By Ken Masson


Ken Masson has been playing, teaching and writing about bridge for 35 years. Originally from Dublin, Ireland, Ken has been living in Toronto since 1967. He and his wife and bridge partner, Rosemarie, are now in their third year wintering at Lakeside.

Herself and myself have played thousands of hands since we first got together more than three and a half decades ago. As any married bridge couple will attest, this marathon run has resulted in many a heavy discussion after the hands have been played.

The illustrated deal was played at the Lake Chapala Duplicate Bridge Club. As North, I opened the bidding 1 heart and partner responded 1 spade. I now showed my second suit with a bid of 2 diamonds and was somewhat startled to hear her second bid—5 clubs! In all those many years playing together I cannot remember a bidding sequence quite like this one. Since we play a 2/1 game-forcing style, and also play fourth suit forcing to game, I could only assume that South held a highly unusual hand with fewer than the required points to bid to game in a normal fashion.

But just what was her distribution? 4 spades and much longer clubs? And what losers did she hold? Would my Ace and King of hearts provide her with tricks? So many questions, so little time to come up with an answer! I must confess that I fell in love with my club holding and after due consideration bid the small slam.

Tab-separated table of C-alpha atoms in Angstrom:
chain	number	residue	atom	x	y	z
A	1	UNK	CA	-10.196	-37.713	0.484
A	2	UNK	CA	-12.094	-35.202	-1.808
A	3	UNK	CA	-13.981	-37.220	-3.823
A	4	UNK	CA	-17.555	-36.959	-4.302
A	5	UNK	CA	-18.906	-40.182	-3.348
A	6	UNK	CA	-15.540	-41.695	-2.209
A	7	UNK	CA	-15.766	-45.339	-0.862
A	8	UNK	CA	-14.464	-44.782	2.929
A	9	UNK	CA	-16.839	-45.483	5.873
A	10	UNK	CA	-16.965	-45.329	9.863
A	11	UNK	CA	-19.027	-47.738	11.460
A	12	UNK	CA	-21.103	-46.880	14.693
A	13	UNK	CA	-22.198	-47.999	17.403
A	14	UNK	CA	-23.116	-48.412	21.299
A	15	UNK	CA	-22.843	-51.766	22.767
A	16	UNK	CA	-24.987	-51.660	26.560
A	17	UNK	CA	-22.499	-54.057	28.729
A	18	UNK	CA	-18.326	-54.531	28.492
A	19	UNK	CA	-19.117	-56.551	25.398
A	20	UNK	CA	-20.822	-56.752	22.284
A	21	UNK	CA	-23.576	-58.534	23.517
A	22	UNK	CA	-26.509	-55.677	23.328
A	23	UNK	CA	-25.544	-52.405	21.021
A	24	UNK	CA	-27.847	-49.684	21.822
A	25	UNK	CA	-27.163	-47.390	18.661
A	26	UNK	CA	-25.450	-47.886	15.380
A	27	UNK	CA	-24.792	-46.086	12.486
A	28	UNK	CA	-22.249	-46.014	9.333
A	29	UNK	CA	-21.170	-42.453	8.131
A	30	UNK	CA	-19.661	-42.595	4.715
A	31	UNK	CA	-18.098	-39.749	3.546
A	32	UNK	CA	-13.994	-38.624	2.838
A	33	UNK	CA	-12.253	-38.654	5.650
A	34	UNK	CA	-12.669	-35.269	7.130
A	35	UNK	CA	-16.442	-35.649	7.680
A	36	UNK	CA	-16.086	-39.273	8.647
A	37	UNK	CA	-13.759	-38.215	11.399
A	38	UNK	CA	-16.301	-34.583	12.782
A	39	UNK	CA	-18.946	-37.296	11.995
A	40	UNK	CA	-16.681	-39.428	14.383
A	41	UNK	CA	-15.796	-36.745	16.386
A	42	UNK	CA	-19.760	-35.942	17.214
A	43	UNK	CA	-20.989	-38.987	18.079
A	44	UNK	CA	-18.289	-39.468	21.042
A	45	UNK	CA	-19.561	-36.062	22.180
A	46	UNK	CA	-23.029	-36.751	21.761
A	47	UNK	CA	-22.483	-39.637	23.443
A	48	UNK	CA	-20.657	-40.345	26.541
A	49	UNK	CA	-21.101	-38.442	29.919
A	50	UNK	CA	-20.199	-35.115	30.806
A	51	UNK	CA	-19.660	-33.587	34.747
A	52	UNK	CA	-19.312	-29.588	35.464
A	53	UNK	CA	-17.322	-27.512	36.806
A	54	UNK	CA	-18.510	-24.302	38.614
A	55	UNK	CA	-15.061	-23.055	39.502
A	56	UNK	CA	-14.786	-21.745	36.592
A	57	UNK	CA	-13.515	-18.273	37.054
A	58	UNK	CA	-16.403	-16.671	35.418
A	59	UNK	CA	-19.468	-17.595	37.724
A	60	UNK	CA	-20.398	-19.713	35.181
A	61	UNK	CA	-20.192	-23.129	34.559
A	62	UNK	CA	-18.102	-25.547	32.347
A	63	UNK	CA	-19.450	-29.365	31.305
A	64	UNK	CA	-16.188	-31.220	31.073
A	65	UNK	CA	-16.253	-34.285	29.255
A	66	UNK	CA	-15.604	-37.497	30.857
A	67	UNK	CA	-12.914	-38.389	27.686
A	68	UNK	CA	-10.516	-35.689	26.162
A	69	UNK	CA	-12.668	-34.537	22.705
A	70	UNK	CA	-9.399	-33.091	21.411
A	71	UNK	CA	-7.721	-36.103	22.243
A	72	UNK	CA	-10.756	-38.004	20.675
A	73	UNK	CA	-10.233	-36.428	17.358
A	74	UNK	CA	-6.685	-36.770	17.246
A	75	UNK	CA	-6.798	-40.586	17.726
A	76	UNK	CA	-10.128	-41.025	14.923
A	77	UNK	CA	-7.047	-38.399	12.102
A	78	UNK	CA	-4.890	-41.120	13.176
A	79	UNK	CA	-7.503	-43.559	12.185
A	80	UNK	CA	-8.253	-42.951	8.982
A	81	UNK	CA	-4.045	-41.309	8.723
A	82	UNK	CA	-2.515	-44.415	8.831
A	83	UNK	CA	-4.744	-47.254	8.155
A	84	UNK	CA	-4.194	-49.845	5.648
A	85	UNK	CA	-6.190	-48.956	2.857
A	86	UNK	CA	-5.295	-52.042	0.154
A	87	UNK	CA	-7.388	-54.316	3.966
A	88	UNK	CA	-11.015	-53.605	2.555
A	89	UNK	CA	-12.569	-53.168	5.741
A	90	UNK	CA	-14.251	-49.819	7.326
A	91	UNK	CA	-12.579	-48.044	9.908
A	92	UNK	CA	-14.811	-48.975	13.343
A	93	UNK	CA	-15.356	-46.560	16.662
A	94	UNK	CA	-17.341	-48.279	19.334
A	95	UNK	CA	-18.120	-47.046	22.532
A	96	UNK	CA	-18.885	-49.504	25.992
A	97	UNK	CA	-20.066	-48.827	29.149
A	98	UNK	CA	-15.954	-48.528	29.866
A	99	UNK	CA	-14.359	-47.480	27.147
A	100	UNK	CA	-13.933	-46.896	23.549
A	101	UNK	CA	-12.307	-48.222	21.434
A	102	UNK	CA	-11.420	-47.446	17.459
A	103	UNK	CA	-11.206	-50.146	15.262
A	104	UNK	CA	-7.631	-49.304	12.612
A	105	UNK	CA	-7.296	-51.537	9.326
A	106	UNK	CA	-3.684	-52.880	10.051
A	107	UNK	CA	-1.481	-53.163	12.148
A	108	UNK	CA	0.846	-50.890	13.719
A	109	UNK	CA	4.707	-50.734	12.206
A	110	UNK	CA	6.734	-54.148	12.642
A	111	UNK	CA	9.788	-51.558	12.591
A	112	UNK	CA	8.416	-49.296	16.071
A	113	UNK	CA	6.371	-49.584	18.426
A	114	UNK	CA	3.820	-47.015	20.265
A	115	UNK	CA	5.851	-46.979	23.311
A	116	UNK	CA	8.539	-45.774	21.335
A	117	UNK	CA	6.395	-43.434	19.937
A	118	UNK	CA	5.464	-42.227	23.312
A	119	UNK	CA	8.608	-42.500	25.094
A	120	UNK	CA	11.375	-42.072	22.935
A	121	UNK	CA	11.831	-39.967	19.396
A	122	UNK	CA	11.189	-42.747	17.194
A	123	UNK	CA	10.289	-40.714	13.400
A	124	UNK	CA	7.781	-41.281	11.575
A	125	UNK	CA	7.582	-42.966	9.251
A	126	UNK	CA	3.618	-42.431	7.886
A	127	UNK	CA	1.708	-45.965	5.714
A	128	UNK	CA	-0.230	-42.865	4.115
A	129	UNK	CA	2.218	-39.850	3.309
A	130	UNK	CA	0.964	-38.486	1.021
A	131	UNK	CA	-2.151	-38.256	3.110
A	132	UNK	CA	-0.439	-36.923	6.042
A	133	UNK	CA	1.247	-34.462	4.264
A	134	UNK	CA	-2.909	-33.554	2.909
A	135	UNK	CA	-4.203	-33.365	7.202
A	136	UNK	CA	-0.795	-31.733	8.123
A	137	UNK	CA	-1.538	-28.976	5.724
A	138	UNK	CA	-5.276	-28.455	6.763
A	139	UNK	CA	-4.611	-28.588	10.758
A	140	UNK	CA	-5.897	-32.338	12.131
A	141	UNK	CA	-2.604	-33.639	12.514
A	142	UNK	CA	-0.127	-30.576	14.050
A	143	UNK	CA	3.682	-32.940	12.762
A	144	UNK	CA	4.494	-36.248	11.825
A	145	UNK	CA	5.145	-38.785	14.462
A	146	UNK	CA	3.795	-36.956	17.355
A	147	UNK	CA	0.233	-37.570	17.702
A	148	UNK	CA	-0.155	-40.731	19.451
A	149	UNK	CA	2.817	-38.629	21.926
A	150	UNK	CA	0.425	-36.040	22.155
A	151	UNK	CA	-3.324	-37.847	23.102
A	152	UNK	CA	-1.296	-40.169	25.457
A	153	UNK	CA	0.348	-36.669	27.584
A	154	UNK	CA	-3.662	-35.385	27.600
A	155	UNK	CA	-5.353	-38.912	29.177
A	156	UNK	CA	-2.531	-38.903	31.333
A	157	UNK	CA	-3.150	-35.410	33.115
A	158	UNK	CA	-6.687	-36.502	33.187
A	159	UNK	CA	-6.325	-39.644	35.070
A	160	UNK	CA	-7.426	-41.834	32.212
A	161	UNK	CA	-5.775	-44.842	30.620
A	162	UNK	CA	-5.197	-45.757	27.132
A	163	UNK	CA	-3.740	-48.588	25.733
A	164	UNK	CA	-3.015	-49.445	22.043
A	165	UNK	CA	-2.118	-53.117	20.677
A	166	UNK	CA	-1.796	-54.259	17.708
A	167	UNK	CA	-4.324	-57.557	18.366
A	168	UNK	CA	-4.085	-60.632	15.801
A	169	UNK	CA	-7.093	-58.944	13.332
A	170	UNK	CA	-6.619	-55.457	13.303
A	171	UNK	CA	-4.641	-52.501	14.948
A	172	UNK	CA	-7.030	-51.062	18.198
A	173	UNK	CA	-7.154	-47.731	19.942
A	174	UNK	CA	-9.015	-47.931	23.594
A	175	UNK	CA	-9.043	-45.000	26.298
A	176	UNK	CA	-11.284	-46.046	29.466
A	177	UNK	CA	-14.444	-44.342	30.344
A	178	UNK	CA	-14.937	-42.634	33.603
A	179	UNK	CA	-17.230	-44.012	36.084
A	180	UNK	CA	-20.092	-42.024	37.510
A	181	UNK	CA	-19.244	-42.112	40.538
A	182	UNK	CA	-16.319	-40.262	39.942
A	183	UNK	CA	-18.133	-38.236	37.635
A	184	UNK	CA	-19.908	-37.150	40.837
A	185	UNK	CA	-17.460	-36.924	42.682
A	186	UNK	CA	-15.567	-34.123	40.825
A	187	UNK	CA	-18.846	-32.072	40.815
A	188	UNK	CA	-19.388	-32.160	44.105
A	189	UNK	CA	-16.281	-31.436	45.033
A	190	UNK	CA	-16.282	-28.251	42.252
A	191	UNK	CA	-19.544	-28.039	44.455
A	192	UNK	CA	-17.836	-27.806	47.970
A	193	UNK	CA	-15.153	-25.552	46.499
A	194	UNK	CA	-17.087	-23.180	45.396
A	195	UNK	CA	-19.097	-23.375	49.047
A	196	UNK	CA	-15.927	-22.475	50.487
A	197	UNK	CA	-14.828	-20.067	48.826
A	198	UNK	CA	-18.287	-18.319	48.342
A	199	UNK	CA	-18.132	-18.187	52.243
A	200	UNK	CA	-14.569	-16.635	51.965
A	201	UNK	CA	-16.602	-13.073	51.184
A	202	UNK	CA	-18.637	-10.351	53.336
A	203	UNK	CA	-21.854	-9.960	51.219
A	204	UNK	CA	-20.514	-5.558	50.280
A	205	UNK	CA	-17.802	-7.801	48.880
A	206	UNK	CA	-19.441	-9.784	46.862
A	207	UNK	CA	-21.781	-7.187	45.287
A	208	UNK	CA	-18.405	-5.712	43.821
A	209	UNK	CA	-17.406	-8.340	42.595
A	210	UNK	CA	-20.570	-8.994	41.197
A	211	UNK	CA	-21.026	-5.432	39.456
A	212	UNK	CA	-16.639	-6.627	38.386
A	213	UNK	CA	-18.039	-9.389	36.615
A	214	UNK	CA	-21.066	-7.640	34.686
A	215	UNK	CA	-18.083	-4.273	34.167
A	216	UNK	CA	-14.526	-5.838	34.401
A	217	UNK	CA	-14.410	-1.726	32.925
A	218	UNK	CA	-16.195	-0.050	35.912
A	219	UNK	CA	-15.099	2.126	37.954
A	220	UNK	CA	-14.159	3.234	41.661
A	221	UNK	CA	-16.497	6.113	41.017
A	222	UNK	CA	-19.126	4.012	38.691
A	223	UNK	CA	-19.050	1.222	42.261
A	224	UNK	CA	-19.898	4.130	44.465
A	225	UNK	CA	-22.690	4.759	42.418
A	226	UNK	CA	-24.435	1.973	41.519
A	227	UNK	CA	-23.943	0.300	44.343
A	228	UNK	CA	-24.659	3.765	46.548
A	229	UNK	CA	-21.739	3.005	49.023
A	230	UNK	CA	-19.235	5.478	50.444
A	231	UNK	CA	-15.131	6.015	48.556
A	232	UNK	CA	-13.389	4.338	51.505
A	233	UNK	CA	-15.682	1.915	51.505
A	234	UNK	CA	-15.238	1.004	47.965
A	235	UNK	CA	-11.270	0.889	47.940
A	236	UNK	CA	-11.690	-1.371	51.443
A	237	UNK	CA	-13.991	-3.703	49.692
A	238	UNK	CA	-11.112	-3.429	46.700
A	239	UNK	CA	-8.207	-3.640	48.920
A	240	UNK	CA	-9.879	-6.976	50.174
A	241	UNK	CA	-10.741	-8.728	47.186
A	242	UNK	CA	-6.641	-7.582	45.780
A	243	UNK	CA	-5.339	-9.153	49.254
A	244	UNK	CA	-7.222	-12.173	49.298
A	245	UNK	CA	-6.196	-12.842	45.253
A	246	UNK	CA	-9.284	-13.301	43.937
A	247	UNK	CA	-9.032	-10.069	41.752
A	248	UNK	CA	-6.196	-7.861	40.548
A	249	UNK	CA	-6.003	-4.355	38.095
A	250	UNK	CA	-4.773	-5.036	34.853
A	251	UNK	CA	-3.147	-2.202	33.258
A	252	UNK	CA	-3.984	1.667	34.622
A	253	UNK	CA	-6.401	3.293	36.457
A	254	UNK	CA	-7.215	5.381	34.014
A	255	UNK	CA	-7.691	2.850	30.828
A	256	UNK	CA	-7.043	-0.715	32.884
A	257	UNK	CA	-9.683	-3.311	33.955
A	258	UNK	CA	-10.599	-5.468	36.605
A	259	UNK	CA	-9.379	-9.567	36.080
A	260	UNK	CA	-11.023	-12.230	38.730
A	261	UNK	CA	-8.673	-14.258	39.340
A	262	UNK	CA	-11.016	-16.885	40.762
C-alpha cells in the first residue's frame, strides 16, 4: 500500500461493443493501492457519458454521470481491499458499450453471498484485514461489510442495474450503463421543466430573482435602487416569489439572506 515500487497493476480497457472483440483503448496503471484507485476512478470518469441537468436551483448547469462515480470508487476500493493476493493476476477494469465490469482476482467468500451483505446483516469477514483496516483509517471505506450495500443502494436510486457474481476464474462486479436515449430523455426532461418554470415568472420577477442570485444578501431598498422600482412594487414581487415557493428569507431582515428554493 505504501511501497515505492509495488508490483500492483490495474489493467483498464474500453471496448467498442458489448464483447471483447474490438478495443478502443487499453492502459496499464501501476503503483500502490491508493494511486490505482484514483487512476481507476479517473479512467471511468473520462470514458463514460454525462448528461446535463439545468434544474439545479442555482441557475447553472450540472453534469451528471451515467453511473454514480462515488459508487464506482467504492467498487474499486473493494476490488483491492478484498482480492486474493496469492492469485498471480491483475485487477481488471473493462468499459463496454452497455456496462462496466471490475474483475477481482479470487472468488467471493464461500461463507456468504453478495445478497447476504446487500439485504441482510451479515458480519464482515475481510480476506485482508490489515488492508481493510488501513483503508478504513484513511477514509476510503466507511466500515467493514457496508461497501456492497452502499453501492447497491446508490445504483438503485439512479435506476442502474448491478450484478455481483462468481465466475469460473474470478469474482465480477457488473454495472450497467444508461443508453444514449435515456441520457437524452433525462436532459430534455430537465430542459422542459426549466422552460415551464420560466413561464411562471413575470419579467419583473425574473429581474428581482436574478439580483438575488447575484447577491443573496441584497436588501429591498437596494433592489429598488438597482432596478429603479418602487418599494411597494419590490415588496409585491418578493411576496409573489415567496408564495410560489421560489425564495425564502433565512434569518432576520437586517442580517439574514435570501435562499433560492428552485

Our opponents were Marilyn and Peter Miller. Marilyn led a high spade to take a look at dummy. With only one trick available for East-West there, Peter played his lowest spade to suggest a switch to the lower ranking side suit, diamonds. Marilyn duly led a small diamond to put the slam down in double quick time.

Later, in the privacy of our own home, over a glass of Merlot, herself and myself discussed the hand in our normal, adult, rational way. I pointed out that had South held one small heart and a void in diamonds, I would have been a hero for bidding the slam and we wouldn’t be having this conversation. She tried to set me straight by quoting one of my favorite phrases: “Don’t play me for the perfect hand because I won’t hold it!”

And there I had to admit defeat. We would have received a very good score for 5 clubs making but got next to nothing for minus 100. I’m sure I won’t make the same mistake again if the same hand comes up sometime in the next 35 years.

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